The swamp beacon is a small but conspicuous inhabitant of moist, boggy areas around the station. Most fleshy fungi are saprobic organisms, and are responsible for decomposing a massive amount of wood and leaf litter in forest ecosystems. Some species of fungi have been found to reduce the mass of a quantity of leaf litter by 57% in under two years. The two primary classes of fleshy fungi—basidiomycetes (which produce spores on the exterior of a specialized spore-producing surface, like mushroom gills) and ascomycetes (which produce spores inside specialized cells called asci)—both are vital in recycling nutrients in forest ecosystems. However, basidiomycetes decompose wood and leaf litter and absorb the nutrients by means of wood-decaying enzymes that require oxygen. On submerged surfaces where standing water provides little of the oxygen necessary for basidiomycete survival, ascomycetes can constitute up to 75% of the fungal mass. These amphibious fungi, like the swamp beacon, employ a process called “soft rot” to decompose plant material in low-oxygen areas using the enzyme cellulase.
Mitrula elegans is almost exclusively a denizen of marshy and wet areas, sometimes growing directly in shallow standing water. It can be found in clusters or scattered patches, rising up to 4 cm (1.5”) above the substrate. Unusually among its close relatives, M. elegans has a “cap” that is distinct from the stem both in color and shape (caps are irregular, blob-like, and orange while the stem is smooth, straight, and translucent white). Another common name for M. elegans—the “matchstick fungus”—is derived from this appearance. The fruiting bodies typically appear in the late spring or summer in mountainous areas; during the remainder of the year, the hyphae live on and break down wet or submerged substrate. Mitrula are not wood-decaying ascomycetes, but instead grow on dead leaves, conifer cones and needles, and aquatic plants.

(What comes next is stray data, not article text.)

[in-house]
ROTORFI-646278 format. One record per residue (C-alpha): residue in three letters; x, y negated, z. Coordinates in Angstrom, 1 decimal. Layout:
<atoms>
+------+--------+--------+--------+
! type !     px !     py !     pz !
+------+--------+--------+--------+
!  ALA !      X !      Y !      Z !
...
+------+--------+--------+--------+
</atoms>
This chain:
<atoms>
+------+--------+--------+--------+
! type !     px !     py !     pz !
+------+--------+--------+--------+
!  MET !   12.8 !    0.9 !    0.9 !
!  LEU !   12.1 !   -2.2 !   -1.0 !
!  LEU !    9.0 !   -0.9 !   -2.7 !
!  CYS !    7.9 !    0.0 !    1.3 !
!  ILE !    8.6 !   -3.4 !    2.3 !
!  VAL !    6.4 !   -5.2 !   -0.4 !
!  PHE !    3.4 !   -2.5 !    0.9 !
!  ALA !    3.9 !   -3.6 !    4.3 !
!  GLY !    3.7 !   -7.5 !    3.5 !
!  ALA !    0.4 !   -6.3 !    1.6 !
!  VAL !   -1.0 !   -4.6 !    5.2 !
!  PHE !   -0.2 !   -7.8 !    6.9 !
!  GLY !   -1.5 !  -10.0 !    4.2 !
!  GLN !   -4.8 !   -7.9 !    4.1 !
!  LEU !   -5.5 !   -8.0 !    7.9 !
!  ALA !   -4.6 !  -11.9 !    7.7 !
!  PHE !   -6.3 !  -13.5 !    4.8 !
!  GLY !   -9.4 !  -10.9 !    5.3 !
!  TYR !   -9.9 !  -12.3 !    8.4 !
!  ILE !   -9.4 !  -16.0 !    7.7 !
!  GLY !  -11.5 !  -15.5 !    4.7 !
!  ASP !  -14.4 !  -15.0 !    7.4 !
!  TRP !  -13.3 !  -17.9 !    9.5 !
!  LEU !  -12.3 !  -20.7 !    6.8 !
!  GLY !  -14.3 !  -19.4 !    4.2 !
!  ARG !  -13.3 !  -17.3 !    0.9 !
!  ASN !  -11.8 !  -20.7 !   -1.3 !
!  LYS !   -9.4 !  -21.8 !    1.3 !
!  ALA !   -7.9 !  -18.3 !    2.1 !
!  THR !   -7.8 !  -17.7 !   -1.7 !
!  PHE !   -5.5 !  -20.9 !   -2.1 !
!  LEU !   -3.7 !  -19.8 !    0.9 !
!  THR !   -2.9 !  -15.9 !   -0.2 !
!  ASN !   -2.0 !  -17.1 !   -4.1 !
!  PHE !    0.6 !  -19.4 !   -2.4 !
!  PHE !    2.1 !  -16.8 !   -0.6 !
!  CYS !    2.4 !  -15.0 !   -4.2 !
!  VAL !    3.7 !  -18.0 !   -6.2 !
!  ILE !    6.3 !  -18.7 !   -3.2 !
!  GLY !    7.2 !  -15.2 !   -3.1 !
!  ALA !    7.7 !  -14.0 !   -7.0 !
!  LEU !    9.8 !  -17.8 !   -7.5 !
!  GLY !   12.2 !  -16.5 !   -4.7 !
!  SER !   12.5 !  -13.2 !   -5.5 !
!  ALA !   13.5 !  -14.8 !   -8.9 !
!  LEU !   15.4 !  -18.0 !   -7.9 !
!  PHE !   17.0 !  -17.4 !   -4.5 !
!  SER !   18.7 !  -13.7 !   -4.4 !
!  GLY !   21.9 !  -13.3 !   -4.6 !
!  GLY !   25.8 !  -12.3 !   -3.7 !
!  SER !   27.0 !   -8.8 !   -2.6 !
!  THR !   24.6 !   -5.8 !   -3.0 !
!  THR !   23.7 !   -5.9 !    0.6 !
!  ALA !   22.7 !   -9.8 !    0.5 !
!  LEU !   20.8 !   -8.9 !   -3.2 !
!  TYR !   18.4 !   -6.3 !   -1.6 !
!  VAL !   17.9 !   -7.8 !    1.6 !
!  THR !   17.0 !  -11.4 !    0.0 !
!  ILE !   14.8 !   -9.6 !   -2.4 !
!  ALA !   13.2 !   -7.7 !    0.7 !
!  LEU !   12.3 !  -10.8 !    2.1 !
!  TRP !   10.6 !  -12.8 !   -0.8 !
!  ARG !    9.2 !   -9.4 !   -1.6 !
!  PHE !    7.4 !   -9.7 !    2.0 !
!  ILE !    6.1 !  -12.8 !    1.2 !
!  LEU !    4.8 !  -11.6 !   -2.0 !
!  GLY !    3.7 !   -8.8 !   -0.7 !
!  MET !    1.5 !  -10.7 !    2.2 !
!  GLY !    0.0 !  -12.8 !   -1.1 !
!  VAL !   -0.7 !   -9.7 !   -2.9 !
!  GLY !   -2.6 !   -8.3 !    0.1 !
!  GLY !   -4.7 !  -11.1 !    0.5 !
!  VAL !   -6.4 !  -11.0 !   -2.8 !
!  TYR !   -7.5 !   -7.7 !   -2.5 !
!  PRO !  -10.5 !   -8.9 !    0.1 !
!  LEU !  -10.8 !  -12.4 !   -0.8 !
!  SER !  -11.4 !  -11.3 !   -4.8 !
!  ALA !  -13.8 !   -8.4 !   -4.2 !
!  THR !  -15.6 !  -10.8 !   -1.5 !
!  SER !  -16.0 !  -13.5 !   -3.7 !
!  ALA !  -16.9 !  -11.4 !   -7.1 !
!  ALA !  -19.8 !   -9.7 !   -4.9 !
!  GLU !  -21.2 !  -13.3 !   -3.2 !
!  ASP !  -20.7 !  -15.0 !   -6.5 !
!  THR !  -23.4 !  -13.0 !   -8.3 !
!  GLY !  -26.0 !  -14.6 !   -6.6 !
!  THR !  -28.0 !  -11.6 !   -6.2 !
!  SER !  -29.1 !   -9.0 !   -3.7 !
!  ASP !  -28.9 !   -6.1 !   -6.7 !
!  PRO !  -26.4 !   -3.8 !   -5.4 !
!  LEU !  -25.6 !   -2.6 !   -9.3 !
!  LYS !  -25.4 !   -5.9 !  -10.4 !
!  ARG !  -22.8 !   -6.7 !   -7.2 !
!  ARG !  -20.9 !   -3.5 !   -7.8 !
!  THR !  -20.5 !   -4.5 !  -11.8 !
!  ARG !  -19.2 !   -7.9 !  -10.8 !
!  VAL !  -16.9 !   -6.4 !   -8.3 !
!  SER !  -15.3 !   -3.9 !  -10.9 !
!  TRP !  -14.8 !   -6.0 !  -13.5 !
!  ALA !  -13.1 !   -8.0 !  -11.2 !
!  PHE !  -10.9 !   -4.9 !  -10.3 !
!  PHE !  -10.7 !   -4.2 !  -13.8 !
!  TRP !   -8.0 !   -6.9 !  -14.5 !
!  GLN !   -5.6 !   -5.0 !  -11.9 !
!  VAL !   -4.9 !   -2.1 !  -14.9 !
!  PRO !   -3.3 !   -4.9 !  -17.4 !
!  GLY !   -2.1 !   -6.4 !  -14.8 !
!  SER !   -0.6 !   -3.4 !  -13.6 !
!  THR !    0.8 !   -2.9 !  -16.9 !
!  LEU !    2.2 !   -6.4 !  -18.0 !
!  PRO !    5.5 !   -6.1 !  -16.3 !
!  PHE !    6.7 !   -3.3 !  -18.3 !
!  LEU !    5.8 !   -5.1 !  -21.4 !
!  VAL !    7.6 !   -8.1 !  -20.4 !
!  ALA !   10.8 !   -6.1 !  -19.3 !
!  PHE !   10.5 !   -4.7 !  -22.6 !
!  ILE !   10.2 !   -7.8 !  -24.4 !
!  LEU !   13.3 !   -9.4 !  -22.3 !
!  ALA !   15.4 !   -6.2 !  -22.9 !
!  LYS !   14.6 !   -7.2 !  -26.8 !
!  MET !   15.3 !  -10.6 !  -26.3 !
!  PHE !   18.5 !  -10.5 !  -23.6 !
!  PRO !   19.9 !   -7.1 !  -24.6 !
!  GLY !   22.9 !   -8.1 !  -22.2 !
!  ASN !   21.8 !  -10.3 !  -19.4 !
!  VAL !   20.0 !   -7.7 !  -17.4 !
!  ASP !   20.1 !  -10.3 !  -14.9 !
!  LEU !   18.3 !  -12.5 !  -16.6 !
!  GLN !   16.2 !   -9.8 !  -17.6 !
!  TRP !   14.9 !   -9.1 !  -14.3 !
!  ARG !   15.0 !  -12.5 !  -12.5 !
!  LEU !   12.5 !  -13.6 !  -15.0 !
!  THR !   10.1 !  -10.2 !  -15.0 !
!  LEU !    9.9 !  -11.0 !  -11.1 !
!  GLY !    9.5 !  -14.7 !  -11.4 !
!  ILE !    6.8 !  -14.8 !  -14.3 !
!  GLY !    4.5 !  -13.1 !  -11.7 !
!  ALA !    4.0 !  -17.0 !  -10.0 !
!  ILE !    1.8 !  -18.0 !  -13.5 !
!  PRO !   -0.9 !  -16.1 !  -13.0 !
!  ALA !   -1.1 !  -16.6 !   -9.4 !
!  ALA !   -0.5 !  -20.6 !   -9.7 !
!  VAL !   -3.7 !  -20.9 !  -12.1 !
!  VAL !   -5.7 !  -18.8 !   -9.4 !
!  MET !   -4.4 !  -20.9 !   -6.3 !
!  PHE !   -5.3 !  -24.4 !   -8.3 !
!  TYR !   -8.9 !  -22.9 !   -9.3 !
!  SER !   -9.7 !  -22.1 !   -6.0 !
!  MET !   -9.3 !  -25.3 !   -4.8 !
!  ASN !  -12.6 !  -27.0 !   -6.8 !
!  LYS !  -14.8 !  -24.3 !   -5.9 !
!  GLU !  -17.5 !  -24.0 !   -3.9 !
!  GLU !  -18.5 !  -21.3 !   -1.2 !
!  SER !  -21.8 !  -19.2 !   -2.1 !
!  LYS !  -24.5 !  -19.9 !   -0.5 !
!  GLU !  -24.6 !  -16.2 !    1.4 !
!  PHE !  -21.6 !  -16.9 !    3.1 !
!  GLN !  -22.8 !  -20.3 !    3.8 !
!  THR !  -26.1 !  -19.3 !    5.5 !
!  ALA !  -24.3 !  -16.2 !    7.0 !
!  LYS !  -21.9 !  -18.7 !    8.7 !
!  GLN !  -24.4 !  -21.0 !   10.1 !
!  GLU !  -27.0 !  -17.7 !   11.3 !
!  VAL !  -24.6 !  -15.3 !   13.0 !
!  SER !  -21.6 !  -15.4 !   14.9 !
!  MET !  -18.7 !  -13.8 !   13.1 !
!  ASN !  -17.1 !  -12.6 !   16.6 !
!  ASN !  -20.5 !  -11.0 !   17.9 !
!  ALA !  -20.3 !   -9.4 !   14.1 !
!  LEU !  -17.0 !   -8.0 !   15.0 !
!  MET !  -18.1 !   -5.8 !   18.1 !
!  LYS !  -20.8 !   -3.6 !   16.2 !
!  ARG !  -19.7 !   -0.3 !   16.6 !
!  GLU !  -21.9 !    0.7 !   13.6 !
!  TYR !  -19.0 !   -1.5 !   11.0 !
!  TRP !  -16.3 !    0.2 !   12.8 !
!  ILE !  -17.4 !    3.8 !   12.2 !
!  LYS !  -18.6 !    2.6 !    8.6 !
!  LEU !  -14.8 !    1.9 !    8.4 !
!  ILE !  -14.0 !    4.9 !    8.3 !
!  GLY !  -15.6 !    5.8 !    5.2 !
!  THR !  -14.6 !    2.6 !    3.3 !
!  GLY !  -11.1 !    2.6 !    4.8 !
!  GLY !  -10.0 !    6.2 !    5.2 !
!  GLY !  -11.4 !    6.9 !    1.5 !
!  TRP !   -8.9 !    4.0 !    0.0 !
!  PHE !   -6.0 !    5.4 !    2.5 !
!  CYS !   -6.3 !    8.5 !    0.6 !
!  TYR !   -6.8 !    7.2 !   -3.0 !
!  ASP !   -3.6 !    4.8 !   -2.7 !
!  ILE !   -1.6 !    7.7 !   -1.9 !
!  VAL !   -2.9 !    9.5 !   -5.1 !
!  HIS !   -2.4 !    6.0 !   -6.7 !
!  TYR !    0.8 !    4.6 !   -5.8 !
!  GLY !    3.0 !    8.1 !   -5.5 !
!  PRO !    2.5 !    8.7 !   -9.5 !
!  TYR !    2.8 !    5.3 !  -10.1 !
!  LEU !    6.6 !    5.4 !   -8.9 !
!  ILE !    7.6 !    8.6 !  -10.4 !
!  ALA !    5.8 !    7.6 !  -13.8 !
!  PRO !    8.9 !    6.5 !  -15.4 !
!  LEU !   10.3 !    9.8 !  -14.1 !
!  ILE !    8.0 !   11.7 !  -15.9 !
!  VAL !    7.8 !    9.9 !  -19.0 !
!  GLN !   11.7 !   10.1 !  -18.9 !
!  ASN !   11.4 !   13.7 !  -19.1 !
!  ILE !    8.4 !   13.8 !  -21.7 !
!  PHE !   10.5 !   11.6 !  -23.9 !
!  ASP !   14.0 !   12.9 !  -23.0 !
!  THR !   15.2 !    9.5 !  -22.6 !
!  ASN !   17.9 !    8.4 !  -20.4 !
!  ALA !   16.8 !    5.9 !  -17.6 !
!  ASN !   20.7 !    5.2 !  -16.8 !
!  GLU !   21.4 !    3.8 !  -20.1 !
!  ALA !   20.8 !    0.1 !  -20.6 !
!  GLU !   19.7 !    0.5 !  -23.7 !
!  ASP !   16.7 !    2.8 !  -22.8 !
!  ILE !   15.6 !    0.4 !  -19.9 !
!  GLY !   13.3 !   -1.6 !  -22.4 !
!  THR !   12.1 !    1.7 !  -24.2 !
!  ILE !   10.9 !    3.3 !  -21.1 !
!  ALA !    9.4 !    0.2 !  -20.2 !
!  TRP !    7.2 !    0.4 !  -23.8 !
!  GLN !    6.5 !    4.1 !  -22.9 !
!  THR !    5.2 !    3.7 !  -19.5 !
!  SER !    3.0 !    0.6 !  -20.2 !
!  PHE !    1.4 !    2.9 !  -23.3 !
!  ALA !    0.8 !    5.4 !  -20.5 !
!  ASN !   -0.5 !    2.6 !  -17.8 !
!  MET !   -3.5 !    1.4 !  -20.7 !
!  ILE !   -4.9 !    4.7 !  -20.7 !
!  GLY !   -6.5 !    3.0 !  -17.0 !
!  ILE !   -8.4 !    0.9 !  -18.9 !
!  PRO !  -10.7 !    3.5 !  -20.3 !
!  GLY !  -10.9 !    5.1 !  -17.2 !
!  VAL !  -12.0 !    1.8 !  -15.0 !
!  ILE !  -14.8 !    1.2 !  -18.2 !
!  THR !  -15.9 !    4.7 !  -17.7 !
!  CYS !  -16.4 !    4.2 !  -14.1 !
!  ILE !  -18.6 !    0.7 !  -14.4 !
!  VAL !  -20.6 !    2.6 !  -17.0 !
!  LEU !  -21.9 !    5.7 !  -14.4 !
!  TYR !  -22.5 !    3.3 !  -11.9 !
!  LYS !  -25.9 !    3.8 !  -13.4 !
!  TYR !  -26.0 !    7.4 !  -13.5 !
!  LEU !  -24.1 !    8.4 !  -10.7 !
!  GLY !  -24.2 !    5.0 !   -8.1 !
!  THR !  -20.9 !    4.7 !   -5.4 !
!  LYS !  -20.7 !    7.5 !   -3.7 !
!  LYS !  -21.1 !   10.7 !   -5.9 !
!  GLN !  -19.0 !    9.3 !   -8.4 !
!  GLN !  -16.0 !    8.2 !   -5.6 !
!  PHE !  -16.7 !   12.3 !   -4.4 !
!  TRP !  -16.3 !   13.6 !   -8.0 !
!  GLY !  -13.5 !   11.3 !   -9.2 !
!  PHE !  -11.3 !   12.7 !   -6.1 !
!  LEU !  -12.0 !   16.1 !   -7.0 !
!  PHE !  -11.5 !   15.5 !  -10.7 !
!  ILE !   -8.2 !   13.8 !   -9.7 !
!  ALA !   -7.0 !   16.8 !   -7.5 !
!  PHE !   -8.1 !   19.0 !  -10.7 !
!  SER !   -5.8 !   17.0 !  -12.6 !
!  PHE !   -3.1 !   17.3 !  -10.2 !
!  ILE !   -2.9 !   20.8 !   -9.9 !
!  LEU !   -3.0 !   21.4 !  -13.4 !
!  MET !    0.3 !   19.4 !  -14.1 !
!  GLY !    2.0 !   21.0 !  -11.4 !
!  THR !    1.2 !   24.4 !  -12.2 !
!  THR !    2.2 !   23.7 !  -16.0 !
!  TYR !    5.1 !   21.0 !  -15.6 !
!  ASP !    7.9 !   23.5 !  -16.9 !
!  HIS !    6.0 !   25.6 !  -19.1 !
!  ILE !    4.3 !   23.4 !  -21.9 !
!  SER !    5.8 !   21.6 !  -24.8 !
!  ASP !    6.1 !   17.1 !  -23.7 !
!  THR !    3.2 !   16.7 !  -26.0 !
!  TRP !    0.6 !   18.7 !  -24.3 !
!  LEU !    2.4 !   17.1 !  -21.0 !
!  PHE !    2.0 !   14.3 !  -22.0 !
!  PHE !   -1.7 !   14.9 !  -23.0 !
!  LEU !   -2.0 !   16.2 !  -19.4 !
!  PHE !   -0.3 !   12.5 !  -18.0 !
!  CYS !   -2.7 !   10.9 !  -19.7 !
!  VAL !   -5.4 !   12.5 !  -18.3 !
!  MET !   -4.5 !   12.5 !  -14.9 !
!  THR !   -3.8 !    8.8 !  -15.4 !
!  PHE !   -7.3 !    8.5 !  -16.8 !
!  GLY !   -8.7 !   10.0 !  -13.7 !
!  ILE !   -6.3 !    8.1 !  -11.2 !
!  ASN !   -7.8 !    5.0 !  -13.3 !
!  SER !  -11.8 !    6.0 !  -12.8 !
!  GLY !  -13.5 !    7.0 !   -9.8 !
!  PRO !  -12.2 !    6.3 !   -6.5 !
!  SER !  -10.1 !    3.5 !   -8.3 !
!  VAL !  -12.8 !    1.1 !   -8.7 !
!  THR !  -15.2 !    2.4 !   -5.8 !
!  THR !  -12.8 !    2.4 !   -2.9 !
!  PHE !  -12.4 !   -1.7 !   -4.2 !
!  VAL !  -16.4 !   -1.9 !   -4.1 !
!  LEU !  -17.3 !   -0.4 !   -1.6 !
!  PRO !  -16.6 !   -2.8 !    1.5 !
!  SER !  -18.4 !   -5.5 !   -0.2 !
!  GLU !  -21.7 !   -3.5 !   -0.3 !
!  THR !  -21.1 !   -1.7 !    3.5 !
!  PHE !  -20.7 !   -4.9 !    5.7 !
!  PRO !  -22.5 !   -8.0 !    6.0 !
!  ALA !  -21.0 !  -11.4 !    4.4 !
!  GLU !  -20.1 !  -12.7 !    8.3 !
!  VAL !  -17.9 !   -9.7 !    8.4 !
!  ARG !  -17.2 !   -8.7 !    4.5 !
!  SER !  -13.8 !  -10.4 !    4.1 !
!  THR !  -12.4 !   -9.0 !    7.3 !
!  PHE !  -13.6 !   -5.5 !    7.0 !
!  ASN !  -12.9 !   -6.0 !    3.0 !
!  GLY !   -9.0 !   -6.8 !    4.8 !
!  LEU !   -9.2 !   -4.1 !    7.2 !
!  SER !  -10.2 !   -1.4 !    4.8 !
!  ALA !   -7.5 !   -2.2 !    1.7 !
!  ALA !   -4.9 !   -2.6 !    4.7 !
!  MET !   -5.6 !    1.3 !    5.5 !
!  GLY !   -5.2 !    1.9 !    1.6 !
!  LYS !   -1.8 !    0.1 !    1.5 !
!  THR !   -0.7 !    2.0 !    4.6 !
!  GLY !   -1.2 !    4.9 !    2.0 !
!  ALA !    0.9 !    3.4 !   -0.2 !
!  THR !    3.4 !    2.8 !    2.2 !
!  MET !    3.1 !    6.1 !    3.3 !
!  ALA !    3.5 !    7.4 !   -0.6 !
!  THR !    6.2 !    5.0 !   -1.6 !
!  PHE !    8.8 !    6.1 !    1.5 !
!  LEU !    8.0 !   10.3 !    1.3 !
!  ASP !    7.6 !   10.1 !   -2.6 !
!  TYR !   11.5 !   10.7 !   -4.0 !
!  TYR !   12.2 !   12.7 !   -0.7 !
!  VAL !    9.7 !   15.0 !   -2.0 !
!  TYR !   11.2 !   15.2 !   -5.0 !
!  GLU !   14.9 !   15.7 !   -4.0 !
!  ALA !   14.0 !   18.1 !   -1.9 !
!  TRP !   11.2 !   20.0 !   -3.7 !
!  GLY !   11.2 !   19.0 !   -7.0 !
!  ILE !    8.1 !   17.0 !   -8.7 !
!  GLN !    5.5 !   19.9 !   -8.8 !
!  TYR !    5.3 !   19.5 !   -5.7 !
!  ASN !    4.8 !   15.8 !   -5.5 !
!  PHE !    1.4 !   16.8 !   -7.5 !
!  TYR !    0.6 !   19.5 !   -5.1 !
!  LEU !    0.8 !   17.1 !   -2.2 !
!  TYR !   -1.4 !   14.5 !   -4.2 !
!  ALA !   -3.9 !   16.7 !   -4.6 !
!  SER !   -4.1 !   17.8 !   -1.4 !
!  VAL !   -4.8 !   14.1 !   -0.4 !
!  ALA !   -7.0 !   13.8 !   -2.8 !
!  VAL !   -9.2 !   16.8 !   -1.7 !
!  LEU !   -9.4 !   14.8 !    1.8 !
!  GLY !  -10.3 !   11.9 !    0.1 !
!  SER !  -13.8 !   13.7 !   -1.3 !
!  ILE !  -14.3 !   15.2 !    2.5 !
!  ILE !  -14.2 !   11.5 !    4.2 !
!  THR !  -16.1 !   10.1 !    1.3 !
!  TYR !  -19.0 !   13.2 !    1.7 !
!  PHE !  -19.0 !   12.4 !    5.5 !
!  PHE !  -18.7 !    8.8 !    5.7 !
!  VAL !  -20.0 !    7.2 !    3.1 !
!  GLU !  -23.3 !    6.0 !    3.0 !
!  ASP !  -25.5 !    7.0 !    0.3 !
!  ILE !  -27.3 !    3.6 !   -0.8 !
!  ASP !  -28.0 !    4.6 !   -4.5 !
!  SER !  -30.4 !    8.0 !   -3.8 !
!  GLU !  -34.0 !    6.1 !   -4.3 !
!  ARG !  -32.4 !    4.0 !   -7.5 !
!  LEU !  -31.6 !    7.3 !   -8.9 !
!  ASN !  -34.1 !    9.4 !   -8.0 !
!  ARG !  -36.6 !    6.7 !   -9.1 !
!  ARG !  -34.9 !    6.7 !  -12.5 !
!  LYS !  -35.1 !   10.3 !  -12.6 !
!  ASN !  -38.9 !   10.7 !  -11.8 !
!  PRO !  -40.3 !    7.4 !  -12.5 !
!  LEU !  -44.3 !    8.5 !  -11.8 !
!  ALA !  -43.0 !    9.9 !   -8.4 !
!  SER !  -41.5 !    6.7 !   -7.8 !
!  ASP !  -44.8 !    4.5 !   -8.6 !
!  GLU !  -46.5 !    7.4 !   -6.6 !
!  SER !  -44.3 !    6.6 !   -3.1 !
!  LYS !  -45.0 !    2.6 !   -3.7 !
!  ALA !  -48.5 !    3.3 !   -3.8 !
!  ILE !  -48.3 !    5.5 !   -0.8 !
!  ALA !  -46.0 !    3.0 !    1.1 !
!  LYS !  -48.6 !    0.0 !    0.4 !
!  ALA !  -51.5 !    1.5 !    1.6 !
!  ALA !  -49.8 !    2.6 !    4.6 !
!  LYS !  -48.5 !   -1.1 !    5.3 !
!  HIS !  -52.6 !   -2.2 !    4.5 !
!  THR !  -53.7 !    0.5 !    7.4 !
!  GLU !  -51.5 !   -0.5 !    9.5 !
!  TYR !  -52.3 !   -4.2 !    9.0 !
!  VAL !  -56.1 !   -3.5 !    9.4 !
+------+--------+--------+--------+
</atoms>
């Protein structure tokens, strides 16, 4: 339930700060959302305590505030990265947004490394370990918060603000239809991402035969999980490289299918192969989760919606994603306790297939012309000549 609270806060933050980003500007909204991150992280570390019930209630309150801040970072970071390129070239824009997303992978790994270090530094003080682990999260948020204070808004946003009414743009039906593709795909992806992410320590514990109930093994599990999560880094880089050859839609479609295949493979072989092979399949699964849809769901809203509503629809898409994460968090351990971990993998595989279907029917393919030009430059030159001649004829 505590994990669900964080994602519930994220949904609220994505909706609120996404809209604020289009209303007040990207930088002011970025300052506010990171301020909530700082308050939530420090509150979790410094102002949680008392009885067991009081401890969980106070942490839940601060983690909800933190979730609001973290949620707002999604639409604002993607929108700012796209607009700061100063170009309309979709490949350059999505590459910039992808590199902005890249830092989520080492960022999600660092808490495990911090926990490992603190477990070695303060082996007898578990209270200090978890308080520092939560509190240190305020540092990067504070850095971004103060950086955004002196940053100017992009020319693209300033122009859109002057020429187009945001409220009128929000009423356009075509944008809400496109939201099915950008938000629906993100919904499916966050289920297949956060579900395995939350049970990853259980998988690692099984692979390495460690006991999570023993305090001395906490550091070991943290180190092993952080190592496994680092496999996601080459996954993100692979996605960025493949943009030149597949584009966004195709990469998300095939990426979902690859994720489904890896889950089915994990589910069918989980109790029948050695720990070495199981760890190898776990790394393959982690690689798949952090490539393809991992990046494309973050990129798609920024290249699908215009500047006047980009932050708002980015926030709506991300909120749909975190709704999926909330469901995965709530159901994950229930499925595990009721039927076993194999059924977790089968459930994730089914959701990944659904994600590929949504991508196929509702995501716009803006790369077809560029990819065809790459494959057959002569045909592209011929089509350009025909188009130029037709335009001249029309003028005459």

In the past, swamp beacons occurring in both Europe and the New World were thought to be members of the species Mitrula paludosa. However, work done in the 1970s revealed that the morphology of the spores and spore-producing structures, as well as the geographic distribution, differed substantially between the fungi on each continent. M. paludosa can be found in Europe and parts of Asia, while M. elegans is now recognized as a separate species occurring solely in the New World.
These samples were collected near the beginning of the Spring Trail in the marshy area at the base of the dam.
Article by Hazel Galloway
- Steve Stephenson for help with the identification
- Arora, David. Mushrooms Demystified. Berkeley: Ten Speed Press, 1986. Print.